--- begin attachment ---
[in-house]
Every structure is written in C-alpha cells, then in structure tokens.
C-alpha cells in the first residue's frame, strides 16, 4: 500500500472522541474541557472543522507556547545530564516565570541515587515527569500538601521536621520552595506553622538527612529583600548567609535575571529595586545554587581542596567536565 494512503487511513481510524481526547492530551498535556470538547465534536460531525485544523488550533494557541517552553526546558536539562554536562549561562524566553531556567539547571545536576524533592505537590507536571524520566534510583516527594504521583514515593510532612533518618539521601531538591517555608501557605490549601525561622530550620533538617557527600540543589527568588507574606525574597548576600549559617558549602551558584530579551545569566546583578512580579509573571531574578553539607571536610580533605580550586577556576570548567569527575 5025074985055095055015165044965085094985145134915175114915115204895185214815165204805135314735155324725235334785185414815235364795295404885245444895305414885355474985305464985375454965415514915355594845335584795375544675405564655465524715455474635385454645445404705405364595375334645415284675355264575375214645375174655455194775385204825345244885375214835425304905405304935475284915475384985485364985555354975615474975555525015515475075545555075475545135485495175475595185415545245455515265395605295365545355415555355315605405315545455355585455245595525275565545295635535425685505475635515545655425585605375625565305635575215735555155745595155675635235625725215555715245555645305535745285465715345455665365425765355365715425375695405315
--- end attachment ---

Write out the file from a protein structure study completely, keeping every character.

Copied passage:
[in-house]
Every structure is written in C-alpha cells, then in structure tokens.
C-alpha cells in the first residue's frame, strides 16, 4: 500500500472522541474541557472543522507556547545530564516565570541515587515527569500538601521536621520552595506553622538527612529583600548567609535575571529595586545554587581542596567536565 494512503487511513481510524481526547492530551498535556470538547465534536460531525485544523488550533494557541517552553526546558536539562554536562549561562524566553531556567539547571545536576524533592505537590507536571524520566534510583516527594504521583514515593510532612533518618539521601531538591517555608501557605490549601525561622530550620533538617557527600540543589527568588507574606525574597548576600549559617558549602551558584530579551545569566546583578512580579509573571531574578553539607571536610580533605580550586577556576570548567569527575 5025074985055095055015165044965085094985145134915175114915115204895185214815165204805135314735155324725235334785185414815235364795295404885245444895305414885355474985305464985375454965415514915355594845335584795375544675405564655465524715455474635385454645445404705405364595375334645415284675355264575375214645375174655455194775385204825345244885375214835425304905405304935475284915475384985485364985555354975615474975555525015515475075545555075475545135485495175475595185415545245455515265395605295365545355415555355315605405315545455355585455245595525275565545295635535425685505475635515545655425585605375625565305635575215735555155745595155675635235625725215555715245555645305535745285465715345455665365425765355365715425375695405315